A California judge denied Microsoft's request to subpoena rivals Sun Microsystems and Oracle in an order issued Wednesday. Microsoft was seeking access to documents from the US vendors in relation to its ongoing battle with the European Commission over whether the company has complied with a 2004 antitrust ruling.
In a six-page order, US District Court for the Northern District of California Magistrate Judge Patricia Trumbull granted motions from Sun and Oracle to quash the subpoenas and vacate the prior order that had granted Microsoft permission to serve the subpoenas.
Microsoft and the Commission have been at a stand-off since late last year when the European body ruled that Microsoft had violated the 2004 decision. The two parties are facing off in a two-day hearing beginning Thursday to debate Microsoft's compliance with the ruling. Should no progress be made, Microsoft faces maximum daily fines of US$2.4 million, backdated to mid-December, until the Commission deems it is complying with the 2004 ruling.
"Microsoft has attempted to cast the DG-Competition [the European Commission's Directorate General - Competition] as an 'adversary,'" Trumbull wrote in the order. "In the light of the nature of the European Commission, that label is incorrect. As a matter of comity, this court presumes the neutrality of both the DG-Competition and the European Commission." She also contrasted the "adversarial" nature of the US legal system with the "inquisitional" nature of the civil law system of which the European Commission is a part. In the latter, the judicial officer is more actively engaged in evidence gathering, Trumbull noted.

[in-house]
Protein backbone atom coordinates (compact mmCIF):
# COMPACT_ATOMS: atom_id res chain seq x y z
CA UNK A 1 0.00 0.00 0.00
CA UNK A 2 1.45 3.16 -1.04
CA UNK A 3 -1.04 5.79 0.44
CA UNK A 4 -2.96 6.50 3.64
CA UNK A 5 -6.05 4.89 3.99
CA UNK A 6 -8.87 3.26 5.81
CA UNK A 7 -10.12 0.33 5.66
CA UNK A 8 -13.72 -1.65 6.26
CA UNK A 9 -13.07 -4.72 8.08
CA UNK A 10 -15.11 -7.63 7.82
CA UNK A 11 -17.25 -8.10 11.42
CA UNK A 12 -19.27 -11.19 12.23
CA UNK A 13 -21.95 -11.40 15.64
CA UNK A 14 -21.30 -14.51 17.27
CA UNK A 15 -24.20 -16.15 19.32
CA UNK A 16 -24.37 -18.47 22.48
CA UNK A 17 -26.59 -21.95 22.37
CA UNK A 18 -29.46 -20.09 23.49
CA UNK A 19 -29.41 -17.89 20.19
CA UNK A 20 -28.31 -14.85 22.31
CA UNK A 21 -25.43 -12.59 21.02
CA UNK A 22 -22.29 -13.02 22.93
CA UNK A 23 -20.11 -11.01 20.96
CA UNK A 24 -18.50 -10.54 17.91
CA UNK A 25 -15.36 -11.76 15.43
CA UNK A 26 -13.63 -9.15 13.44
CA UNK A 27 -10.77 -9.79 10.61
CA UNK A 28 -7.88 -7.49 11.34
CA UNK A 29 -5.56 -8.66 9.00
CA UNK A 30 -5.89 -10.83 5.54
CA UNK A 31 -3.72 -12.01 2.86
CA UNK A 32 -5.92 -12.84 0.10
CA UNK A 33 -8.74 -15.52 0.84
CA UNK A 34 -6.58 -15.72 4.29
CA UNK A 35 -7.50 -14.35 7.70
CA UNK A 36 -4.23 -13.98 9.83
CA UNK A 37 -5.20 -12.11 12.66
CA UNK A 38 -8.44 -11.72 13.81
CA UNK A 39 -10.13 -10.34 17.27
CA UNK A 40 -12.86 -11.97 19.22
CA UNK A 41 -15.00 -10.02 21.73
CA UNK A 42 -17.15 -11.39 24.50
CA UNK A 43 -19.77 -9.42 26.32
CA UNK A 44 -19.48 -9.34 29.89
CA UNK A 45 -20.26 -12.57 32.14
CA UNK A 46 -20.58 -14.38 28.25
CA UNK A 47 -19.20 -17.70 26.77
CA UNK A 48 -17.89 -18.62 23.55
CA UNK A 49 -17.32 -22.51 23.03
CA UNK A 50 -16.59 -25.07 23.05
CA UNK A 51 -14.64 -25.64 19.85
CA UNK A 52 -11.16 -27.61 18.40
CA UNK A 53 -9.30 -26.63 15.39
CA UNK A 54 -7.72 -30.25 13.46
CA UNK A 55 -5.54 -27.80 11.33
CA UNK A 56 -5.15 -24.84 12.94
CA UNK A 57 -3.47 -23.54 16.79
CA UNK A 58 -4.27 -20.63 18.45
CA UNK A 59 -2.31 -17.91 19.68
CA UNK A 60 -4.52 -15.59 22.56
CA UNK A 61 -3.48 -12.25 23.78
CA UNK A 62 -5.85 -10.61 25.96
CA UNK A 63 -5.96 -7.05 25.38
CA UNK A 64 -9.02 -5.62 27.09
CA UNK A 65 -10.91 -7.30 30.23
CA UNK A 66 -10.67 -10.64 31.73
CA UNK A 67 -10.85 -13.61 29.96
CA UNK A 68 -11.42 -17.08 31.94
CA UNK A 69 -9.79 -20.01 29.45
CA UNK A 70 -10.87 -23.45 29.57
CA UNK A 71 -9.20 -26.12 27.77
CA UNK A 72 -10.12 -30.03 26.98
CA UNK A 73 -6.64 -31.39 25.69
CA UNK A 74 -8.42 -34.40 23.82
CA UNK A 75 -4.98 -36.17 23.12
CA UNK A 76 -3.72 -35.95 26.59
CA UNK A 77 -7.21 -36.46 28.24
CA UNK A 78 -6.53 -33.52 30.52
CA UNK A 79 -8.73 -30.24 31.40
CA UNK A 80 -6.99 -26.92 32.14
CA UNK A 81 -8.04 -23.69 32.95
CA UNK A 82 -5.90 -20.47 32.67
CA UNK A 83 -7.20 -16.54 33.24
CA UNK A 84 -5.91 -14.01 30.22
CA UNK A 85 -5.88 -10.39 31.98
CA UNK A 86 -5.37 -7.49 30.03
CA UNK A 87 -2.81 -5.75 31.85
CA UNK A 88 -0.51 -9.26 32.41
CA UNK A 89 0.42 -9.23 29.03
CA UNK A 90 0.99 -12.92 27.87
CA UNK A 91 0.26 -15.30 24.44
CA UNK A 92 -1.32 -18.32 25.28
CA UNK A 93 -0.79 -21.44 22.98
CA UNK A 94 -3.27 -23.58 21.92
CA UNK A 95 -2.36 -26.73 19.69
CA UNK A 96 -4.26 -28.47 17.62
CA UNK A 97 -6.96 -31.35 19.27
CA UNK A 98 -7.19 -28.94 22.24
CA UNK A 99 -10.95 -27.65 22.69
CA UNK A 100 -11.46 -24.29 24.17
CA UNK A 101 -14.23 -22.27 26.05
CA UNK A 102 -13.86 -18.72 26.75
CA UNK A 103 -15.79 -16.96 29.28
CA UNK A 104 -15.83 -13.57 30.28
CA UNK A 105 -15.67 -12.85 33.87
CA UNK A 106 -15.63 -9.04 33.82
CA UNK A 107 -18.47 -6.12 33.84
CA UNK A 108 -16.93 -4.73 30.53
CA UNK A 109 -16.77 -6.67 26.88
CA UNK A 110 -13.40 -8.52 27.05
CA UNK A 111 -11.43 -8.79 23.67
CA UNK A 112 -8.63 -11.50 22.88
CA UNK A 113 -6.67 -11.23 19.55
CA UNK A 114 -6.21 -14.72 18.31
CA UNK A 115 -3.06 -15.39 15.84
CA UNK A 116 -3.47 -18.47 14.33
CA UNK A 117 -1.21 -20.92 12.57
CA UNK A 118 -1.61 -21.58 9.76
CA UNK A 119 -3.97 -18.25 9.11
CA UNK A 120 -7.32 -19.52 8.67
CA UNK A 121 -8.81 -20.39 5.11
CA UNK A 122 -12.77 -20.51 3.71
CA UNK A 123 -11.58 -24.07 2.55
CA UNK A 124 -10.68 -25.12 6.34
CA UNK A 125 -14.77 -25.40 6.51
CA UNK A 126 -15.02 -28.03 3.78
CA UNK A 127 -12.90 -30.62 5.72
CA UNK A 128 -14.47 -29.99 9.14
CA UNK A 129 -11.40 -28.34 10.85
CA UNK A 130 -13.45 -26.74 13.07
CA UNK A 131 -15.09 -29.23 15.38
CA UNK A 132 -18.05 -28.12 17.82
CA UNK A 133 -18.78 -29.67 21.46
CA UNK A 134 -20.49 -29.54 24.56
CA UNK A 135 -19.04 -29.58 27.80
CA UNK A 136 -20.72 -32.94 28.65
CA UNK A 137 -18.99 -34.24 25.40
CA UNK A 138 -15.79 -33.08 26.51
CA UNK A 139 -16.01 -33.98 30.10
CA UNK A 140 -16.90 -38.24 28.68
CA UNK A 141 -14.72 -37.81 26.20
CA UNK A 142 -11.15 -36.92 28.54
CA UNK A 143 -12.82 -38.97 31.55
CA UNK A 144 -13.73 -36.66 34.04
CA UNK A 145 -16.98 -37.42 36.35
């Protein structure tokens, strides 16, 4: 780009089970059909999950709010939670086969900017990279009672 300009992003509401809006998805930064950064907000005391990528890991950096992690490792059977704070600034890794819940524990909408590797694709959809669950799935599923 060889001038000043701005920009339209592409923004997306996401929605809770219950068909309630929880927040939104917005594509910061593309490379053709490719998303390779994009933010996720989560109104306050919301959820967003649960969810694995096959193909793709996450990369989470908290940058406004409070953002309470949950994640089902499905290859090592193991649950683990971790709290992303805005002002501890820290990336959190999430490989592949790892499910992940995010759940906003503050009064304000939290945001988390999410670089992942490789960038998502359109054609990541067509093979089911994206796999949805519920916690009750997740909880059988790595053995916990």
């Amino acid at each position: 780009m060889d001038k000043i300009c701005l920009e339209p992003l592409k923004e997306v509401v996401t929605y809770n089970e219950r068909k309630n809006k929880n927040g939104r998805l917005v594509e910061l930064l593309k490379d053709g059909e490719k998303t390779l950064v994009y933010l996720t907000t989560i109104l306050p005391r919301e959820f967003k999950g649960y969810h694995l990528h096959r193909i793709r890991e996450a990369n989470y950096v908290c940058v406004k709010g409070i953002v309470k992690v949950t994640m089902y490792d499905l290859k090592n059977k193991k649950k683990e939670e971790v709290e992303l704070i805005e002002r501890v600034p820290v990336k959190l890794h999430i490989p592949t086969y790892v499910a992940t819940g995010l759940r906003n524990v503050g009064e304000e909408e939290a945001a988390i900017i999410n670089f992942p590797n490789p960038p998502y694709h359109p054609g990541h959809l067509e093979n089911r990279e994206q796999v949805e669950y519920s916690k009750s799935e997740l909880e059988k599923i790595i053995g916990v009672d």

The judge described the subpoenas as constituting "an attempt to circumvent specific restrictions the European Commission has placed on Microsoft's right to obtain certain kinds of information." She added, "As a matter of comity, this court is unwilling to order discovery when doing so will interfere with the European Commission's orderly handling of its own enforcement proceedings."
Earlier this month, Microsoft asked the court in California and two other US courts to grant it permission to serve subpoenas on Sun, Oracle, IBM and Novell to produce all documents containing correspondence the four companies had engaged in with the Commission.
Microsoft also filed requests for subpoenas in New York and Massachusetts; those cases are still ongoing. Sun and Oracle have their headquarters in Santa Clara and Redwood Shores, California respectively, while IBM is based in Armonk, New York, and Novell is based in Waltham, Massachusetts.
The Commission's 2004 ruling found Microsoft guilty of anticompetitive behavior for not allowing its competitors' server software to fully interoperate with PCs running its Windows operating system and for bundling its Media Player software with Windows.